But Jonah sees American Orthodoxy at a crossroads where the choice is either to remain in ethnic enclaves and be irrelevant or jump into the stream of culture and politics and make a difference. He dreams of Orthodox Americans speaking out “as a conscience for the culture.” They would have clout in Congress, advocating for persecuted Orthodox around the world, such as the Egyptian Copts. They would stand equal with evangelical Protestants and Roman Catholics in opposing abortion, same-sex marriage, cloning and euthanasia. St. Nicholas would be a hive of missionary work and outreach.

Read it all.

Posted in * Culture-Watch, * International News & Commentary, * Religion News & Commentary, America/U.S.A., Orthodox Church, Other Churches, Religion & Culture

BBC–Libya 'to halt military action'

Read it all.

Posted in * International News & Commentary, Africa, Libya

(CEN) St Patrick’s Day celebrated in Helmand

The former Archbishop of Armagh, Lord Eames, celebrated St Patrick’s Day last week with soldiers of the Royal Irish Regiment at memorial services at Forward Operating Base Shawquat in Afghanistan’s Helmand Province.

Lord Eames’ March 17 visit took place during the inspection by MPs and Peers of the 16 Air Assault Brigade’s work at Camp Bastion.

“It is an immense privilege to visit the Royal Irish Regiment and to see the wonderful progress they have enabled the local community in Helmand to make towards stability and confidence,” said Lord Eames, the Archbishop of Armagh and Primate of All-Ireland from 1986 to 2006.

Read it all (subscription required).

Posted in * Anglican - Episcopal, * Economics, Politics, Anglican Provinces, Church of Ireland, War in Afghanistan

Notable and Quotable (I)

John Sentamu needs to stay at York and not be sent to Canterbury, an archiepiscopal see of dubious seniority, anyway. He needs to stay at York because of the Lambeth Conference. This is a once-every-10-years get-together of all the archbishops and bishops of the world-wide Anglican Communion and the next such shindig is in 2008.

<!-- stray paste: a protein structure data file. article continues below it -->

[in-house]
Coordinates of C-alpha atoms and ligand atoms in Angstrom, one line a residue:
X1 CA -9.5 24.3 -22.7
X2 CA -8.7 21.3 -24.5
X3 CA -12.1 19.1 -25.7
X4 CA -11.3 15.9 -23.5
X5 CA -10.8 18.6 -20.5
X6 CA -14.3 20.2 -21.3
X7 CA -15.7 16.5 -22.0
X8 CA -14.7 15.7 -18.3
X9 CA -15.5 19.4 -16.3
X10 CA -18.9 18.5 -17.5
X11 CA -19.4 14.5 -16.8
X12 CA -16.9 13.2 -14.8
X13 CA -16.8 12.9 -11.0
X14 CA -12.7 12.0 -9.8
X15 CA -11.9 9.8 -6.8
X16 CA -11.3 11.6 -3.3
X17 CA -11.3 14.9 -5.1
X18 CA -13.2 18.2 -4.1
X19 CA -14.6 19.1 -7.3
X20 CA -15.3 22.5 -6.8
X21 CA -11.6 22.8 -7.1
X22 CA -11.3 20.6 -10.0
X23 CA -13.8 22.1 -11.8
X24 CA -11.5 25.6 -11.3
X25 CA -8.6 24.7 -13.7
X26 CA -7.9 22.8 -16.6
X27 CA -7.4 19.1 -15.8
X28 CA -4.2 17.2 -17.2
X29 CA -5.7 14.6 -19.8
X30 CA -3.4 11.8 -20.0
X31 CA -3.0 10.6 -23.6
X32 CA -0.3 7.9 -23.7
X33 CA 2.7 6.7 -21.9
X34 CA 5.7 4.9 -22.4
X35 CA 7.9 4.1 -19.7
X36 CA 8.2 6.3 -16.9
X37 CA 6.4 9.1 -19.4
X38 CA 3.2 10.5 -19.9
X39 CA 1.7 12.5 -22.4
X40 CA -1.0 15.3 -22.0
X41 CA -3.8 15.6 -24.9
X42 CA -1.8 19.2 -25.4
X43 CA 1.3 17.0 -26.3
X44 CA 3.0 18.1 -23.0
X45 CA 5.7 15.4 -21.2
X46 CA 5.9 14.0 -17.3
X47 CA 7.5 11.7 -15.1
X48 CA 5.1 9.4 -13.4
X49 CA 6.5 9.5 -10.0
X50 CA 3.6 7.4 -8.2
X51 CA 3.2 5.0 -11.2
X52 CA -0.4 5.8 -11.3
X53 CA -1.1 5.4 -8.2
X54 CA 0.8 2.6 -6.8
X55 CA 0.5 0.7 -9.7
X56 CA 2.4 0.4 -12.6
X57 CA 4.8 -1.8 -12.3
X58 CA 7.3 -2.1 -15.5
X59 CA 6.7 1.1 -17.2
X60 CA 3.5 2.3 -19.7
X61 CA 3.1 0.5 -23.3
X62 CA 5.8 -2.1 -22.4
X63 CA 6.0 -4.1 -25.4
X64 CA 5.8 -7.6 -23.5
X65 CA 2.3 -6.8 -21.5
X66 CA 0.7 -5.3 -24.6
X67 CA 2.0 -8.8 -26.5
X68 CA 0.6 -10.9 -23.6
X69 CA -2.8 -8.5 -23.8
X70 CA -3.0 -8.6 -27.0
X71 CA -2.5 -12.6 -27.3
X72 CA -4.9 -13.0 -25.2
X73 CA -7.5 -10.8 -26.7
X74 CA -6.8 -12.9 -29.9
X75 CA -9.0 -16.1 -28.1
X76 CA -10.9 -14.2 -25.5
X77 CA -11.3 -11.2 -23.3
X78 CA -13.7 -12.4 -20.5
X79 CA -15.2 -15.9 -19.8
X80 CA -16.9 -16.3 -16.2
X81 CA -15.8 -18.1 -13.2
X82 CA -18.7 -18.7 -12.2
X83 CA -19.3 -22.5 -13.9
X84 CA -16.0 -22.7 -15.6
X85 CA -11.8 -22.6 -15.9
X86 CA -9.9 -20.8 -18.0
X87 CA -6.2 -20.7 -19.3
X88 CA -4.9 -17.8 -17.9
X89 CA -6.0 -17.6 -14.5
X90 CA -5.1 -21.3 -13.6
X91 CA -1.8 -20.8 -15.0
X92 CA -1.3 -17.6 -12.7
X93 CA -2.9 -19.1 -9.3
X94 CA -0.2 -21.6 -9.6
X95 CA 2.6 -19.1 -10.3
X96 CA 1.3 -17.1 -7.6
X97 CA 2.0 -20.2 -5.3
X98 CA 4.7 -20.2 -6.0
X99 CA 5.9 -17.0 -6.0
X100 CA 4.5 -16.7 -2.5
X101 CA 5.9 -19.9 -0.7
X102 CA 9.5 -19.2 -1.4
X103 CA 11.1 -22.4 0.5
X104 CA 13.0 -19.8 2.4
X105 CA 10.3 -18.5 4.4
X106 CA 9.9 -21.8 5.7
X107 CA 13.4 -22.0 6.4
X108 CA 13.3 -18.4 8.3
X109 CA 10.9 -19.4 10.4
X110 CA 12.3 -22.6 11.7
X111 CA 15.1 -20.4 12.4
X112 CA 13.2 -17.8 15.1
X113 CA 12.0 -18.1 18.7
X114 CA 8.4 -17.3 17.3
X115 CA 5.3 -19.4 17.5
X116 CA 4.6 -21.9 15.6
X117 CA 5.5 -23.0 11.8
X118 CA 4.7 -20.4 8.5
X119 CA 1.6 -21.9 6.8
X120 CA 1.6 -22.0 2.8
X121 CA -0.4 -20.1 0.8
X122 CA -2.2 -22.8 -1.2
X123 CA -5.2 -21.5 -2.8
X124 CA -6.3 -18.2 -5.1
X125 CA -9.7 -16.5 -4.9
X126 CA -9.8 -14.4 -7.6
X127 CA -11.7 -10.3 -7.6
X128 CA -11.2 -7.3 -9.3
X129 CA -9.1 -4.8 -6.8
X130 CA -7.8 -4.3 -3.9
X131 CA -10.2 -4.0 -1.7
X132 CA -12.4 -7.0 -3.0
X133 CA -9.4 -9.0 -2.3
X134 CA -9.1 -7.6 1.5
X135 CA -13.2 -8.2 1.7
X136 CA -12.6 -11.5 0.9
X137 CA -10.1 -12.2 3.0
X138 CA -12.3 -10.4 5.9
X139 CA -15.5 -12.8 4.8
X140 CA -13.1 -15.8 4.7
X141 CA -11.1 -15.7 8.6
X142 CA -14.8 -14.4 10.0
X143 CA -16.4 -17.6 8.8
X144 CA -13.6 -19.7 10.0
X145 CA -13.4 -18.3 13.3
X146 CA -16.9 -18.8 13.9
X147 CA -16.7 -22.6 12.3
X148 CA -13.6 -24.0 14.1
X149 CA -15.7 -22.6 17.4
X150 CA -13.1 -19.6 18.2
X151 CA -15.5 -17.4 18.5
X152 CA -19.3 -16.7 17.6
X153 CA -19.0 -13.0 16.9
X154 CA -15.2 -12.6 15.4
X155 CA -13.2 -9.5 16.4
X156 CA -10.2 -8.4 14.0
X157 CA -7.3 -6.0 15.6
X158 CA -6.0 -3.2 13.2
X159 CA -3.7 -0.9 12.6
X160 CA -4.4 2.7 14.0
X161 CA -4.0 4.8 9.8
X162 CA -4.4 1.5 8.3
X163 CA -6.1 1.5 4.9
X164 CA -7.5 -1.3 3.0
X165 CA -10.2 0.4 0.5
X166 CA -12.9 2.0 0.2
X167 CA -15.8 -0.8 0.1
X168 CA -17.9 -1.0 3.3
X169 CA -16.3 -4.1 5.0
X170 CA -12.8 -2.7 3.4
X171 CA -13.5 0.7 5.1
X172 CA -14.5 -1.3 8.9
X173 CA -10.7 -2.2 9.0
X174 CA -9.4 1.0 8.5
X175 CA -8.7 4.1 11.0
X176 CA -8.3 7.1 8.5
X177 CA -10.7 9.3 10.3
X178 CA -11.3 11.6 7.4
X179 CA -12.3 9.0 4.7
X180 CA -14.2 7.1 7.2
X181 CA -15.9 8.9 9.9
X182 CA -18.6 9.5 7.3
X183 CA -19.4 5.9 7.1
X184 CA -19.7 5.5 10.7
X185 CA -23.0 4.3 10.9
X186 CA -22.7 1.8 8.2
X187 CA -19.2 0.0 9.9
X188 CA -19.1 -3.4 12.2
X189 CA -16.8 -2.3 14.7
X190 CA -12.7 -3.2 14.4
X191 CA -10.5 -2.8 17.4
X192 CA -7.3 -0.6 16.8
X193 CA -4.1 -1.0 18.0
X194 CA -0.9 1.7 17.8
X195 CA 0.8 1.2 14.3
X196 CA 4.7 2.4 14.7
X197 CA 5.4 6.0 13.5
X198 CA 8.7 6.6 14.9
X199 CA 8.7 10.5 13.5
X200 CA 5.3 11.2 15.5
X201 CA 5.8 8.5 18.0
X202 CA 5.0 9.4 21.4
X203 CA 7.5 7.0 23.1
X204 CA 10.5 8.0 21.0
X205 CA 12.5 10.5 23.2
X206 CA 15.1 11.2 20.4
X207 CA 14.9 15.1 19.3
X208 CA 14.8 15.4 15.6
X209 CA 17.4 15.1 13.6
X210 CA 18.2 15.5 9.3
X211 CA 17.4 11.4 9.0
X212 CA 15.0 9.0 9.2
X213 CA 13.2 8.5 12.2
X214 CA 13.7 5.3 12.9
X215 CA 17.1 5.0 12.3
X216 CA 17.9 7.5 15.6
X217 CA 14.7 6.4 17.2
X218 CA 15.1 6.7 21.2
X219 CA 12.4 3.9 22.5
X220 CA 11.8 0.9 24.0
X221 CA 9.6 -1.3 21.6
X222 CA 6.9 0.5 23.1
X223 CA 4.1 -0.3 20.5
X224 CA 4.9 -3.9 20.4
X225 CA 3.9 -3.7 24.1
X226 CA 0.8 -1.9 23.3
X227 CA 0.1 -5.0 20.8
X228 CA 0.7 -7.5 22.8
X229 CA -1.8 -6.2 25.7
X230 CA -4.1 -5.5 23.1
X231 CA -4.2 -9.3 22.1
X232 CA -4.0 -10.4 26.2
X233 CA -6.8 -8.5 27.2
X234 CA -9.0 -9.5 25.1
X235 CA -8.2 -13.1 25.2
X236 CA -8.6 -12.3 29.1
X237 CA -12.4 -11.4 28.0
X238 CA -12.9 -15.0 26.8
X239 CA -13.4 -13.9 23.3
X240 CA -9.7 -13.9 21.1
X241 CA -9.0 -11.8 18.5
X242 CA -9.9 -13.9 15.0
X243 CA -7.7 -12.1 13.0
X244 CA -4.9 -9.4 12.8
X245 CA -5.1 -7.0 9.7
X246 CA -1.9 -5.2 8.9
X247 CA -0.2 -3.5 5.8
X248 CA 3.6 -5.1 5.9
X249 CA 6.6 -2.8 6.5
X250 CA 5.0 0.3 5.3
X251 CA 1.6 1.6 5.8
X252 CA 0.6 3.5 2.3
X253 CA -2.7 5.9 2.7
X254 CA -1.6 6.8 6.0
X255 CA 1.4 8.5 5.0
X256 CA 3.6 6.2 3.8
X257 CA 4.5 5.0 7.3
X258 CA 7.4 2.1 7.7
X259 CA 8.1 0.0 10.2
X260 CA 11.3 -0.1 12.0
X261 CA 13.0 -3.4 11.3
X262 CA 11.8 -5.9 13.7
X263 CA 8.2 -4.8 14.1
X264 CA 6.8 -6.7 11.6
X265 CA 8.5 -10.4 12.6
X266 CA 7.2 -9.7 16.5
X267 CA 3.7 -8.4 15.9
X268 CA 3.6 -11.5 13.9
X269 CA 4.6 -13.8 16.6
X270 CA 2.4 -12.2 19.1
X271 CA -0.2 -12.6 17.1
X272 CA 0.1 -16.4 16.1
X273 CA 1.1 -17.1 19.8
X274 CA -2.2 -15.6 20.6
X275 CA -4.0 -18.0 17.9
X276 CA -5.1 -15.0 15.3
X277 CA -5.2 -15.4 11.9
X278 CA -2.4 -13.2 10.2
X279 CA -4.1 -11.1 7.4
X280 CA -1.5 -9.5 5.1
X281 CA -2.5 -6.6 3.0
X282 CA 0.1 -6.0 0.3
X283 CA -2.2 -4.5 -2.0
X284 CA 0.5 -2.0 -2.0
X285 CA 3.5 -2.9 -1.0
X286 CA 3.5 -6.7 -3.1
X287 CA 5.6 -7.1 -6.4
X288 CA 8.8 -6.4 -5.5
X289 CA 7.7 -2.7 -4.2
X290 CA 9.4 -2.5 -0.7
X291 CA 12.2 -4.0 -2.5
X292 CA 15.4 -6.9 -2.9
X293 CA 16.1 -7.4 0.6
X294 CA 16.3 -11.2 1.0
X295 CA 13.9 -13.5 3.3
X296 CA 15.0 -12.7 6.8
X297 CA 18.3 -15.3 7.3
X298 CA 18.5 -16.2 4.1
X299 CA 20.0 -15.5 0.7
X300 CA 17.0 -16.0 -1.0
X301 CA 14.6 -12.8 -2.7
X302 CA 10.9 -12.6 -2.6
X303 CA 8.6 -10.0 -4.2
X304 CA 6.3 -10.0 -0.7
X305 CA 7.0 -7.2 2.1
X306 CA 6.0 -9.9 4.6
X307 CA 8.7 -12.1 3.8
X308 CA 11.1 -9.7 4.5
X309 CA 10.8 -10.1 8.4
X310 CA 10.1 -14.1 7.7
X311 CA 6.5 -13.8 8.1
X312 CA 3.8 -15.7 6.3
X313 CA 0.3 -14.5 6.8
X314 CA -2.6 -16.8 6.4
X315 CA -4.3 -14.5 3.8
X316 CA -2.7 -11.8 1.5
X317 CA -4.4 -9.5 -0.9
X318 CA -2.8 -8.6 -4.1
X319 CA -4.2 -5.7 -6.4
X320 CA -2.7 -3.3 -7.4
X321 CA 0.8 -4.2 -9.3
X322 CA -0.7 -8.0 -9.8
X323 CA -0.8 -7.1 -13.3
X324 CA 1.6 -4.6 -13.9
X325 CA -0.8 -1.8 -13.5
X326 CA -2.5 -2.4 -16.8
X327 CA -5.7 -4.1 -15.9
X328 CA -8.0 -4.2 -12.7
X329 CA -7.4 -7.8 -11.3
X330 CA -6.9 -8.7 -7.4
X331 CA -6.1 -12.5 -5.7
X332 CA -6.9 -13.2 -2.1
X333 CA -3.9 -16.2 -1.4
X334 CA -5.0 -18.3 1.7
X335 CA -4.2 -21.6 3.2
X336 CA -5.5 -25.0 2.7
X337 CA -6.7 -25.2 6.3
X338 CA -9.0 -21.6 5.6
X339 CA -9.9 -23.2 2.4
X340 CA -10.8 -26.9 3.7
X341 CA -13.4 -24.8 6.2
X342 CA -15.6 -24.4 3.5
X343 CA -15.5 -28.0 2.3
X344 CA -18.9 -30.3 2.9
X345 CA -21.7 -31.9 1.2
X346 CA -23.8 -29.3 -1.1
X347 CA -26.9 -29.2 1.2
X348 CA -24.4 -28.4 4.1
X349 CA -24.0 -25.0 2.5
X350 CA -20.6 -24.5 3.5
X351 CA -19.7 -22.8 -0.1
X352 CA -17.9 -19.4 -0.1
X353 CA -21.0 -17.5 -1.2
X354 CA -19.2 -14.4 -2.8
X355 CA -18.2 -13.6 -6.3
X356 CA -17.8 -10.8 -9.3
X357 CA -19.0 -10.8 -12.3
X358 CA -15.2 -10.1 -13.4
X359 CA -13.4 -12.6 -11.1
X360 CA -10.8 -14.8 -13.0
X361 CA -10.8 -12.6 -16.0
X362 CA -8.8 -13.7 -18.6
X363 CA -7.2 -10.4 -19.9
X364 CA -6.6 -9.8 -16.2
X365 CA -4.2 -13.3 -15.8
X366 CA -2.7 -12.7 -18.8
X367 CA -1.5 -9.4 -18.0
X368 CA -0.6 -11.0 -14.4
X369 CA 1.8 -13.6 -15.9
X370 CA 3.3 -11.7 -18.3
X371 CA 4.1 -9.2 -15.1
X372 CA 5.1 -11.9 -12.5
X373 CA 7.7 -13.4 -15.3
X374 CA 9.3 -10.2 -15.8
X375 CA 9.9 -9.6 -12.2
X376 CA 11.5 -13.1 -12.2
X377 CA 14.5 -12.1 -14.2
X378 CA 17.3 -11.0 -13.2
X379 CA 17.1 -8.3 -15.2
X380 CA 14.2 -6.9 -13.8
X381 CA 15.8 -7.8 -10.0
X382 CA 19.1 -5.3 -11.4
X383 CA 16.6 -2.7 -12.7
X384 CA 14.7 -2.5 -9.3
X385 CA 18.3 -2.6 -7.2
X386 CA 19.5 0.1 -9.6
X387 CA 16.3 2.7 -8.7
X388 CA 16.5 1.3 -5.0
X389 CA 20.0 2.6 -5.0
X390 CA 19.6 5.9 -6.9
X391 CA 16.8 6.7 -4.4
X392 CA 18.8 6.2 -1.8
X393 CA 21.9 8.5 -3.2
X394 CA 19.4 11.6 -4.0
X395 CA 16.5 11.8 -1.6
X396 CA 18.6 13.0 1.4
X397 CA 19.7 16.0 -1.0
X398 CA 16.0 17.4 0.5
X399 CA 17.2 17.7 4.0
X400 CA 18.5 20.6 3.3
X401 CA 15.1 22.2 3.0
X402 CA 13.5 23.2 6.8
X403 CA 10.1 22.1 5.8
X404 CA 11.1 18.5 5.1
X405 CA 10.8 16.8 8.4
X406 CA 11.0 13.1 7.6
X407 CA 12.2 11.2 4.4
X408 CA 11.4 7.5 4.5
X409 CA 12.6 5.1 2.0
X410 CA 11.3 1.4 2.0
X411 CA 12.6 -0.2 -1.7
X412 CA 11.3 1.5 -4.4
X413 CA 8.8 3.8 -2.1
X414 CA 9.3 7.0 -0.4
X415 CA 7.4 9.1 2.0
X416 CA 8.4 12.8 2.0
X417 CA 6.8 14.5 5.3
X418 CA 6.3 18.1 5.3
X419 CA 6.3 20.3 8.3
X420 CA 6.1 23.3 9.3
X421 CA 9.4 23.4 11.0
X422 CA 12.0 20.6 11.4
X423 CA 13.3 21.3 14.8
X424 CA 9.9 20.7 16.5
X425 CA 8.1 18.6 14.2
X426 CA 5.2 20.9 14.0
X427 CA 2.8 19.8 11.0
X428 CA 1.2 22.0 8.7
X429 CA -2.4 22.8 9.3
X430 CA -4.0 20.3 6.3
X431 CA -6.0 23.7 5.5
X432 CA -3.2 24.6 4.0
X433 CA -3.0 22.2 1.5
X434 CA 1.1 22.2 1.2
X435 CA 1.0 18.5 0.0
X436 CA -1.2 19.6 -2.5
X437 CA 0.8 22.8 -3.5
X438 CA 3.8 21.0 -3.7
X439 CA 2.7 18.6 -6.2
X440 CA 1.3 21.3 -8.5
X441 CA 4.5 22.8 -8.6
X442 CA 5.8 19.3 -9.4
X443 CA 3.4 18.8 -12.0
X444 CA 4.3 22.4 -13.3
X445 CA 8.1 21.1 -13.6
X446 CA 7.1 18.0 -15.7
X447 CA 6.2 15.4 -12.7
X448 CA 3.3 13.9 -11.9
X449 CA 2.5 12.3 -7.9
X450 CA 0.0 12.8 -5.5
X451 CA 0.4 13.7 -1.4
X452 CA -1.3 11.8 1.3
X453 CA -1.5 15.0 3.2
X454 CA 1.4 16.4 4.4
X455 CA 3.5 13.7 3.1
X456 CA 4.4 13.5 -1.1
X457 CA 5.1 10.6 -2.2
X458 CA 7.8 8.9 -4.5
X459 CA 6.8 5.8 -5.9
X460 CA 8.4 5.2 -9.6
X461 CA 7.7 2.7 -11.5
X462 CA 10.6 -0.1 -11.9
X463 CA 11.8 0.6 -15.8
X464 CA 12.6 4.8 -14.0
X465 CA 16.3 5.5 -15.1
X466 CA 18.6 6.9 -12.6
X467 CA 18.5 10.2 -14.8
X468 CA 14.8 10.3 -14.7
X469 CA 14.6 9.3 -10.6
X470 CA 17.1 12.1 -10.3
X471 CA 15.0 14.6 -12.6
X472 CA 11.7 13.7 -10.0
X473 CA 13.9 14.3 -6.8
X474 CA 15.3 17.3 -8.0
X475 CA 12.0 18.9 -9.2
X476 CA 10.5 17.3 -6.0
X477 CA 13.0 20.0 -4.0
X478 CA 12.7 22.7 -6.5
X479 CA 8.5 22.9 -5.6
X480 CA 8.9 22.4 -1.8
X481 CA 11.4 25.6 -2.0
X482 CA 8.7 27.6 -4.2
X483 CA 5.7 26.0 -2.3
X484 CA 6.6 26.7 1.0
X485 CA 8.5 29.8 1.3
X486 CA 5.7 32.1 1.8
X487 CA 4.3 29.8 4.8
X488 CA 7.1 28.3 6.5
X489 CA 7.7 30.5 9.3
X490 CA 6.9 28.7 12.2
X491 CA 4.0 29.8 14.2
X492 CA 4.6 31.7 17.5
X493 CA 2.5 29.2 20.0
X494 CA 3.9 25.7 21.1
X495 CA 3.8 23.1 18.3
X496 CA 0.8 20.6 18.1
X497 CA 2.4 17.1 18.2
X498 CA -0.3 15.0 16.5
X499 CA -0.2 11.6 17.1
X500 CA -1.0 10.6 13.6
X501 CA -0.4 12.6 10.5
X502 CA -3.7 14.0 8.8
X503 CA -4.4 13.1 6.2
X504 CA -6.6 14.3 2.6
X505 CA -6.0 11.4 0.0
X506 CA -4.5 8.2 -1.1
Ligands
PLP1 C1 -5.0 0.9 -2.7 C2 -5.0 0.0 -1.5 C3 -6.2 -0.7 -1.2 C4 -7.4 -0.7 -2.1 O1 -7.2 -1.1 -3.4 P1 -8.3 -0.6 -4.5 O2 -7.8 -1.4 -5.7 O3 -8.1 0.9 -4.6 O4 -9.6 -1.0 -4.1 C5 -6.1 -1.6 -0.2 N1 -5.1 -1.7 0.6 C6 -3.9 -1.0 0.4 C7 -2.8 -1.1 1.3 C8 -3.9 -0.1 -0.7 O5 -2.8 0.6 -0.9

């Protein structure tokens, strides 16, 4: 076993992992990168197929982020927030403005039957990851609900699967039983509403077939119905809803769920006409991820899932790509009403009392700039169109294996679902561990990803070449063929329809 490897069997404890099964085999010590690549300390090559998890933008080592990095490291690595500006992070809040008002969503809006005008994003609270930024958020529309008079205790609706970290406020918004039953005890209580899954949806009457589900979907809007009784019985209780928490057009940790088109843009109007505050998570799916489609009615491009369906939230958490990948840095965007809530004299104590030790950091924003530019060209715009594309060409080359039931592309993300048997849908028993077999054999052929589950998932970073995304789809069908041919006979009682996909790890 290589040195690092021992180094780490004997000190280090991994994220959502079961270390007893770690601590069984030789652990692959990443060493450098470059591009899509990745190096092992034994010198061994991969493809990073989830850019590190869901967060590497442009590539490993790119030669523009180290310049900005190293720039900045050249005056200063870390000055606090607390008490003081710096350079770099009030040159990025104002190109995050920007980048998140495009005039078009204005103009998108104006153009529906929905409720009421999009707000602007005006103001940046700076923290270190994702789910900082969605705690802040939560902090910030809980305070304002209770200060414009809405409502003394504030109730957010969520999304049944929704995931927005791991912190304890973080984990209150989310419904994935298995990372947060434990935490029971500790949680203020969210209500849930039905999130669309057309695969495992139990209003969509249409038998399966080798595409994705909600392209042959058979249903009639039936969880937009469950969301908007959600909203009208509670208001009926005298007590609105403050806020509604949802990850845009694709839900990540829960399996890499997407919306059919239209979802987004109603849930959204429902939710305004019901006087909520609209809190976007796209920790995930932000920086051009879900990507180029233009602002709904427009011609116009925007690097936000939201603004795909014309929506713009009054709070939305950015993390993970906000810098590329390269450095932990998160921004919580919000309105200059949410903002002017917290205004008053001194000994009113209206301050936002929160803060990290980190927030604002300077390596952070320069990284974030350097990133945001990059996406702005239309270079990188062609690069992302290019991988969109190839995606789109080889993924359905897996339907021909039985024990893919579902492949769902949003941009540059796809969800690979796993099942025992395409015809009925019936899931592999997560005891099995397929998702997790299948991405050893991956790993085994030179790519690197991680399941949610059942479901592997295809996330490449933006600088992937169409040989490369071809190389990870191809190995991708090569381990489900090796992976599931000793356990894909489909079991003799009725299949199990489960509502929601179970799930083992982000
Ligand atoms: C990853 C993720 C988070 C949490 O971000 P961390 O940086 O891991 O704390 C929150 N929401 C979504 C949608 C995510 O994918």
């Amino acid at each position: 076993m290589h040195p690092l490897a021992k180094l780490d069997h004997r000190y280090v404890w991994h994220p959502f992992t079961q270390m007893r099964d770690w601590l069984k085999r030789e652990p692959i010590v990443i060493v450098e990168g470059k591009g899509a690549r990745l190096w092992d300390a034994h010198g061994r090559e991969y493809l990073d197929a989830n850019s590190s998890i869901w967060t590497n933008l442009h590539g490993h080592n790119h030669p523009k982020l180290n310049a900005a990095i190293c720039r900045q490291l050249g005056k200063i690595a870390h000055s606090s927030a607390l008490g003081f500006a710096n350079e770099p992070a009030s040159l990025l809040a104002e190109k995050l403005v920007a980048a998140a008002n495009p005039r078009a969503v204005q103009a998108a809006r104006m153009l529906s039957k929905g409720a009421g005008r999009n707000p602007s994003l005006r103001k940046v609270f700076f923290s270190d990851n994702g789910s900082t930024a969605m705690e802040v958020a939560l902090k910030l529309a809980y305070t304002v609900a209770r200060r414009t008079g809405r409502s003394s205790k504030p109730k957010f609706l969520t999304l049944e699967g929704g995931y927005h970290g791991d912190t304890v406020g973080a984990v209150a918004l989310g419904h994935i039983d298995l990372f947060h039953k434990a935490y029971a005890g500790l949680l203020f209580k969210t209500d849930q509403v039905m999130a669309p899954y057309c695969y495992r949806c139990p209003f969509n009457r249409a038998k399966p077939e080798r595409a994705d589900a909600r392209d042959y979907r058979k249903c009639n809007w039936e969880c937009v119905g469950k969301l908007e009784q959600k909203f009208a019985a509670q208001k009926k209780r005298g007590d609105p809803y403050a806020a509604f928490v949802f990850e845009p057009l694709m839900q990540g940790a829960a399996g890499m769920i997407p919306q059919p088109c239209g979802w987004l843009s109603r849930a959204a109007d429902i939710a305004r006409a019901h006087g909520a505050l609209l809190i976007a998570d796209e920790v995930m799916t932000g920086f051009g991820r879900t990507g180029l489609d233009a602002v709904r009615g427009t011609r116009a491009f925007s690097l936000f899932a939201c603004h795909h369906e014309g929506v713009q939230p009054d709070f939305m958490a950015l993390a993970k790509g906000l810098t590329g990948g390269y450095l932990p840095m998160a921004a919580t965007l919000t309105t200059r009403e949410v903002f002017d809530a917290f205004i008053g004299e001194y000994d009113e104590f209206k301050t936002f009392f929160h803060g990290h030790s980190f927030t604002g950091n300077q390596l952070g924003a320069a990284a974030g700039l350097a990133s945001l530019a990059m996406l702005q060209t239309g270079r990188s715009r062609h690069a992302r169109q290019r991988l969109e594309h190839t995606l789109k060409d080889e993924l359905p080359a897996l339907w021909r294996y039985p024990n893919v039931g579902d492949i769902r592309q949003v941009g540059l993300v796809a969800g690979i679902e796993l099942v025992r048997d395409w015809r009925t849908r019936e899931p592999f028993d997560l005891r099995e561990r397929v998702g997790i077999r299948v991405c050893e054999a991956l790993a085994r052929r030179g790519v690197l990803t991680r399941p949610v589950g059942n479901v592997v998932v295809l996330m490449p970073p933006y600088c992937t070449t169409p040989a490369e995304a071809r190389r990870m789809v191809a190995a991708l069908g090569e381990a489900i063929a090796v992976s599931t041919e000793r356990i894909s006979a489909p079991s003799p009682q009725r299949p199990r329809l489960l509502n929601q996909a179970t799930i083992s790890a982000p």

It will, however, be almost entirely a waste of time and money, a squabble over various matters, particularly homosexuality and, more specifically, bishops with same-sex partners.

It will be an occasion when we shall witness an almighty, ungodly showdown between tradionalists and liberals. And it will probably lead to the final break-up of the Anglican Communion, already seriously fractured over the gay issue.

–Michael Brown, the Yorkshire Post’s Religious Affairs Correspondent, in a column on October 19, 2006

Posted in * Anglican - Episcopal, Anglican Provinces, Archbishop of Canterbury, Archbishop of York John Sentamu, Church of England (CoE), Global South Churches & Primates, Instruments of Unity, Lambeth 2008, Same-sex blessings, Sexuality Debate (in Anglican Communion), Windsor Report / Process

Tsunami has made us ”˜miserable’ – bishop

The Bishop of Tohoku, the Rt Rev John Hiromichi Kato, said that the affected area was very wide and diocesan staff had not been able to visit all areas.

One member of St John’s Church, Isoyama, has been confirmed dead but there has still been no news of the tiny church’s other seven members.

“We pray that they are all safe in some temporary shelter,” said Bishop Kato.

The diocese’s main church, Christ Church Sendai, has still not been able to locate some of its members.

Read it all.

Posted in * Anglican - Episcopal, * Christian Life / Church Life, * General Interest, * International News & Commentary, Asia, Japan, Natural Disasters: Earthquakes, Tornadoes, Hurricanes, etc., Parish Ministry, Pastoral Care

Bishop-elect Claude Berkley consecrated in Trinidad and Tobago

Responding to the shortage of clergy, addressing a “lack of confidence among Anglican Christians”, Christian education and fund-raising are among the priority areas which Bishop-elect Claude Berkley intends to focus on when he takes over as head of the Anglican Diocese of Trinidad and Tobago (TT).